Most people would support measures to reduce the amount of ‘hidden’ sugars and calories in everyday foods.
That’s according to a new survey commissioned by Public Health England (PHE), which found around nine in every 10 people are in favour of the government working with the food industry to make everyday foods and drinks healthier.
This applied to all sectors of the food industry, from manufacturers to major retailers such as supermarkets and the ‘eating out’ sector, including restaurants, cafés and takeaways. The main reason people backed intervention to cut sugar and calories was the heavy burden placed on the NHS by rising obesity and related conditions such as type 2 diabetes.
The survey explored the public’s perception of obesity, and PHE’s reduction programmes that have challenged the food industry to reduce sugar and calories by 20% in everyday foods such as breakfast cereals, yoghurts, pizzas and ready meals. Other notable findings included:
- More than 9 in 10 respondents think obesity is a problem in the UK, and 79% believe it has a negative impact on the NHS
- Only cancer (47% of respondents) and mental health (43%) are seen as bigger health concerns for the UK population than obesity (39%)
- People believe the greatest responsibility for tackling obesity lies with individuals and families (90%), the food industry (80%) and the government (72%), underlining a belief in a collective responsibility
- There was support from 87% of people to replace unhealthy products near supermarket tills and checkouts, with healthier ones.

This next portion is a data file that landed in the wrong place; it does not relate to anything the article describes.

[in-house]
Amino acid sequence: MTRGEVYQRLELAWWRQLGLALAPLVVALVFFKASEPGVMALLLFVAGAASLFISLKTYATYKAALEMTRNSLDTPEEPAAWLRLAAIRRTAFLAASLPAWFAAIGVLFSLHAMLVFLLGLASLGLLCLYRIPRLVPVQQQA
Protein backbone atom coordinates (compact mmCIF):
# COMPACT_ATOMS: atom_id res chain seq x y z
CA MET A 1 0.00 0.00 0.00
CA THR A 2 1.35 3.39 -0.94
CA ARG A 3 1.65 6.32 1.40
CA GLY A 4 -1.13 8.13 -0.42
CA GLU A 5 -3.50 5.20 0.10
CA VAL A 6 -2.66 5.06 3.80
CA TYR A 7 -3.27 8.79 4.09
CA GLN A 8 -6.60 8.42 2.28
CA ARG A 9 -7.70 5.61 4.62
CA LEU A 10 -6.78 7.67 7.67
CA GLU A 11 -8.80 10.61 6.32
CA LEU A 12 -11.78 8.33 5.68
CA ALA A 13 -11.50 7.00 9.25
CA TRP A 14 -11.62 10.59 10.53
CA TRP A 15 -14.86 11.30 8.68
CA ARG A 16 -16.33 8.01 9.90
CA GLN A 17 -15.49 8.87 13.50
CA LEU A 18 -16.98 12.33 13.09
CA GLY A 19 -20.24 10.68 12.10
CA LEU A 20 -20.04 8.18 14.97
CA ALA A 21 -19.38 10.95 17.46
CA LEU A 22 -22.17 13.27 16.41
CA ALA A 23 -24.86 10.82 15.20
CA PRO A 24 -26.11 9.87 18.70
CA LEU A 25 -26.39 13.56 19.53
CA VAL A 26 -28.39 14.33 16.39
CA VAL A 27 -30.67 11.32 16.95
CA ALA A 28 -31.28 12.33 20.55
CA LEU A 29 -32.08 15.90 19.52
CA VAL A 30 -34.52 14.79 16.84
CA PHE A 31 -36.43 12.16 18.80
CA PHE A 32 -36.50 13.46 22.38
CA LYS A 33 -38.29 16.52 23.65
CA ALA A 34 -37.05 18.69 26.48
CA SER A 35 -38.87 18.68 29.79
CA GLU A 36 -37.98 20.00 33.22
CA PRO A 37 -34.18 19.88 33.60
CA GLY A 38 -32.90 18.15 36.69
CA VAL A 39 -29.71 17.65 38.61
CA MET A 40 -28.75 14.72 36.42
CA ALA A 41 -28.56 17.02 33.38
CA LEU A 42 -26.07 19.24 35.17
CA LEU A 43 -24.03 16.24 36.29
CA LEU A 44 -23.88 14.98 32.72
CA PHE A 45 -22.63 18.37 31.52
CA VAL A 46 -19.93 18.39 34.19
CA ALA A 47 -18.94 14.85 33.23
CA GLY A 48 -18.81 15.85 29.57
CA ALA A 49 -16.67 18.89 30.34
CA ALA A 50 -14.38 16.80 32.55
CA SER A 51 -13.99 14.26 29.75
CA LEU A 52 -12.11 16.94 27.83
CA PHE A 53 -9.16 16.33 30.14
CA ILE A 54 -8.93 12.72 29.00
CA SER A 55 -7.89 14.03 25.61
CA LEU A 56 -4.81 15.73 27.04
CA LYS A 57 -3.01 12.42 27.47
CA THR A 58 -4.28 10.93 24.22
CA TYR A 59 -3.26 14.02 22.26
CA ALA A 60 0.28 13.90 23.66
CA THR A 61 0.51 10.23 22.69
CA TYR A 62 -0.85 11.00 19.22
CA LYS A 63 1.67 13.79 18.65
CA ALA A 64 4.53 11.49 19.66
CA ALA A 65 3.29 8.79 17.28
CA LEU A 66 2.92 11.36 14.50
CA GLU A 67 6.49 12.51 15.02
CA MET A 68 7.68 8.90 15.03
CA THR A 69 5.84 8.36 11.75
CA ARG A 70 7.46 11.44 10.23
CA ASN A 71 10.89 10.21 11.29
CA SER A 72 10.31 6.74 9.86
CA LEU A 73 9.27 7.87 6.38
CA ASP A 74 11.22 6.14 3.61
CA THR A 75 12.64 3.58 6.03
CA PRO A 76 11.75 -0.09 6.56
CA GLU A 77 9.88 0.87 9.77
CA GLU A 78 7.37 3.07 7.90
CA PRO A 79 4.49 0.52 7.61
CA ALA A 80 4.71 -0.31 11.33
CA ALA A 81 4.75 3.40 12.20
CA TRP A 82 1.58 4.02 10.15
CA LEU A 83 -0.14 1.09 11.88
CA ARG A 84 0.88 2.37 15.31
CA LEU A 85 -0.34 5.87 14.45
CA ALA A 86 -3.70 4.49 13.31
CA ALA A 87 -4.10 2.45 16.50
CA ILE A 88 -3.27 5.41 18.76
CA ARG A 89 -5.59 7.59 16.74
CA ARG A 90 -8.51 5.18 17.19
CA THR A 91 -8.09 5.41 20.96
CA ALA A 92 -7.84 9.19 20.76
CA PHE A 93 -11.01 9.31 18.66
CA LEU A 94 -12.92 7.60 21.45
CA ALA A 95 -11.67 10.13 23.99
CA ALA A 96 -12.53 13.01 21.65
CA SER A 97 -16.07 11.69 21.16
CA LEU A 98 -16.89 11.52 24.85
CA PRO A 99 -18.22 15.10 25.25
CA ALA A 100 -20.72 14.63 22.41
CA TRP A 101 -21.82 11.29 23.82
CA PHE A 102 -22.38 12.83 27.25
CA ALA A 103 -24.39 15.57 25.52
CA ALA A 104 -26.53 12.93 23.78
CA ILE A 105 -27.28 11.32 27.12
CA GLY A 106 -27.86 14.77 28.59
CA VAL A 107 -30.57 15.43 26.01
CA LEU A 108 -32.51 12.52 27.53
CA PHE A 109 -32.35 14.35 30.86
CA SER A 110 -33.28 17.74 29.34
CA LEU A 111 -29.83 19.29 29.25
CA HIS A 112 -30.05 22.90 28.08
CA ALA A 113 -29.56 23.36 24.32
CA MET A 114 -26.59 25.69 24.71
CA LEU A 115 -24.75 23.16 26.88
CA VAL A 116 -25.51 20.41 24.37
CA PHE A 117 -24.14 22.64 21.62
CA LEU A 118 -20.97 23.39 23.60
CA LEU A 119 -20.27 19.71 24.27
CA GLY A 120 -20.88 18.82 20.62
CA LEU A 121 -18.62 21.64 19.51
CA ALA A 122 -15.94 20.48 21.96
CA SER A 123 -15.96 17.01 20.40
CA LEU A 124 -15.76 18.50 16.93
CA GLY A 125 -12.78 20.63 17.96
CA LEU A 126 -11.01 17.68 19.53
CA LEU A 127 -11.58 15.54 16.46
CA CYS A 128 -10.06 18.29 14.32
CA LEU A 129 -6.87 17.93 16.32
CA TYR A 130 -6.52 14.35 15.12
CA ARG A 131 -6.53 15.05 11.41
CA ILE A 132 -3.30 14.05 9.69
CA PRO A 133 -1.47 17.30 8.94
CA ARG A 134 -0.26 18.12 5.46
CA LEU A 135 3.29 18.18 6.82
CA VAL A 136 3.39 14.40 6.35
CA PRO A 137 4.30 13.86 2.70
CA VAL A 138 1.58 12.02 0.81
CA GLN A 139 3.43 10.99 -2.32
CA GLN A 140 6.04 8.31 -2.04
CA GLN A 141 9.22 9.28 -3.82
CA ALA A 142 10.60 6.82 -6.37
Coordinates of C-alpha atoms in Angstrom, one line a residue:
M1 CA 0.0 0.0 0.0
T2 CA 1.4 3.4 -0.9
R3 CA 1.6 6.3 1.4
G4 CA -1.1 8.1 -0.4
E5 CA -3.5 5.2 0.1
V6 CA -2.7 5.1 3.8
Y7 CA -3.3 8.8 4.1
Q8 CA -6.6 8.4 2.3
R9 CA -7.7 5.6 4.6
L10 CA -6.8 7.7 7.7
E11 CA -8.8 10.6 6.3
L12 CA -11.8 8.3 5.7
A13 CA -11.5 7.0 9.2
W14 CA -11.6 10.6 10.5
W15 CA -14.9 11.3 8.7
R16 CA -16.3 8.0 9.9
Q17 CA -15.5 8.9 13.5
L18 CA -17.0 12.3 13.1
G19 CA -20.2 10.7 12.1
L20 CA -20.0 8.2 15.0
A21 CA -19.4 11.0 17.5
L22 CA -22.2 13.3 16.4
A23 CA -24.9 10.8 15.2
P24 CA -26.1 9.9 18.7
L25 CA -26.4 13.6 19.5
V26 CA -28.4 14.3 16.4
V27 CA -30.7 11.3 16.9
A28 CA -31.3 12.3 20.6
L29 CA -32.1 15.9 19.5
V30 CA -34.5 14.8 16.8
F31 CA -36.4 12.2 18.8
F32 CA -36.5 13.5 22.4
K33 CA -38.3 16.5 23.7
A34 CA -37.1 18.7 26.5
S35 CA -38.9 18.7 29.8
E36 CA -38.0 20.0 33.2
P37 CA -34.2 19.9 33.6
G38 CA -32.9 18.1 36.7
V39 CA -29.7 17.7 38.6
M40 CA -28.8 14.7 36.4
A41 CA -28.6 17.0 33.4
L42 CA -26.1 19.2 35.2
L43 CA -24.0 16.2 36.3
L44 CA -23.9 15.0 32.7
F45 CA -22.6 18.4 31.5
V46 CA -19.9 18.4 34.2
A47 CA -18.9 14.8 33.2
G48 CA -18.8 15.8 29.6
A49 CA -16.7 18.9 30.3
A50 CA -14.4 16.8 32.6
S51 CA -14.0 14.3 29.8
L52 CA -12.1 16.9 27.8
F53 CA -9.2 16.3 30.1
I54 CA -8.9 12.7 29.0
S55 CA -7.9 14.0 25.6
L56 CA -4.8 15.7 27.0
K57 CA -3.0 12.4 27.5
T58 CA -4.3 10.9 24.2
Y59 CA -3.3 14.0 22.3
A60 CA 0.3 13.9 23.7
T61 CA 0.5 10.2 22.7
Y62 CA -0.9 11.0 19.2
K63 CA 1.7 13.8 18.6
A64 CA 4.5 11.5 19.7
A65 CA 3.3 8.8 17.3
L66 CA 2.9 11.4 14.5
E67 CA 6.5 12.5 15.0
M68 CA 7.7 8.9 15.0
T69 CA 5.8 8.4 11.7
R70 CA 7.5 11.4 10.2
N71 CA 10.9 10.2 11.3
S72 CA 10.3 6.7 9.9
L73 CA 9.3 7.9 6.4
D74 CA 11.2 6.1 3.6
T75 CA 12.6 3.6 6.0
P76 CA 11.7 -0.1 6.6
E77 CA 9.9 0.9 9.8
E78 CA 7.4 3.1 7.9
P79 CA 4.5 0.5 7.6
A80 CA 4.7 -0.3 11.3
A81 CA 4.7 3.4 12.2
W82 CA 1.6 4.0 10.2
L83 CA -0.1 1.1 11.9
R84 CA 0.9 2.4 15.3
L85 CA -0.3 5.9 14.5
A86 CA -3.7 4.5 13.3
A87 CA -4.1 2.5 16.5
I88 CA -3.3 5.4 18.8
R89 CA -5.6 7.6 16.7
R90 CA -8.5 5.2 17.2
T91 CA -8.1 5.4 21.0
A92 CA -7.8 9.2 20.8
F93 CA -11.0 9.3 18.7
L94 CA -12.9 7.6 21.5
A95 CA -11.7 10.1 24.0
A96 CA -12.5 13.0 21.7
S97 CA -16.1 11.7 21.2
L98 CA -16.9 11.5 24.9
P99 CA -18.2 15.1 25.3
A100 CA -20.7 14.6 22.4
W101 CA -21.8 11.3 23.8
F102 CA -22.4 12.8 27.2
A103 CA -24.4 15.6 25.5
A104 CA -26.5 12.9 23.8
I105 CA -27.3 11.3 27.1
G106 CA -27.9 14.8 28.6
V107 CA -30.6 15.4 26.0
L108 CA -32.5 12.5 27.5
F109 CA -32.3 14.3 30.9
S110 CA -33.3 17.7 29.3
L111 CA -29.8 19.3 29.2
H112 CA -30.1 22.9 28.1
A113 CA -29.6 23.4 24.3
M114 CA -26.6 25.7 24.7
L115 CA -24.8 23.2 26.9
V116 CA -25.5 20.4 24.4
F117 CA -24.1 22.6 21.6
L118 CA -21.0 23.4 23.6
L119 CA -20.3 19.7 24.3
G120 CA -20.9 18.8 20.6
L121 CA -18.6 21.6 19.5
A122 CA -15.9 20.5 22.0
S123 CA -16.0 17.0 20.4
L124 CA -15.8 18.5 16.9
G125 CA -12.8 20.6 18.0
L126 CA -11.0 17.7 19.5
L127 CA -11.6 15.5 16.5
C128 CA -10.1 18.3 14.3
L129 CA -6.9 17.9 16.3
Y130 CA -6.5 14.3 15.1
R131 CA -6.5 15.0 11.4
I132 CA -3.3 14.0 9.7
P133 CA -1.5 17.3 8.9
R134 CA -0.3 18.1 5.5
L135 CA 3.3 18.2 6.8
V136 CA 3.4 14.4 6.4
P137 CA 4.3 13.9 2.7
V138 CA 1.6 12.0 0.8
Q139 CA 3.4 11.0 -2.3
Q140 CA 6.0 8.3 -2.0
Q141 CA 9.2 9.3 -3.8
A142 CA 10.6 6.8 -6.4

PHE is already working with the food industry to reduce high levels of sugars in some foods, which many consumers do not realise are there unless they scrutinise ingredients labelling. These ‘hidden’ sugars mean some people regularly consume far more calories per day than they realise, leading to weight gain and associated medical and mobility issues.
Early next year, PHE will highlight where it believes not enough progress has been made on reducing sugar content, which could result in further action from the government. In the meantime, PHE’s chief executive Duncan Selbie is calling on every sector of the food industry – but especially the ‘eating out’ sector – to accelerate their efforts in sugar reduction.
“Obesity is the pandemic of modern times,” said Mr Selbie. “Customers are saying they want faster progress from the food industry, and in particular those businesses that have taken little or no action. We will be publicly reporting on these during 2019.”
The survey also showed people expect the government to tackle obesity, with 60% believing it could do more (although it was conducted before the Government recently published the latest phase of its Childhood Obesity Plan). In May this year, PHE reported disappointing progress against its first year sugar reduction ambition of 5%. It showed an overall reduction of just 2% in the foods which contribute most sugar to children’s diets, although some product categories achieved up to 6%.
Longer term, PHE is committed to achieving a 20% sugar reduction ambition by 2020, as well as guidelines for industry to achieve the 20% reduction in calories by 2024.
Dr Alison Tedstone, chief nutritionist at PHE, said: “Severe obesity in 10 to 11-year-olds is at an all-time high. Plans to improve the nation’s diet are often described as ‘nanny state’ interference, but it’s clear people want healthier food and they expect the industry to play their full part in this.”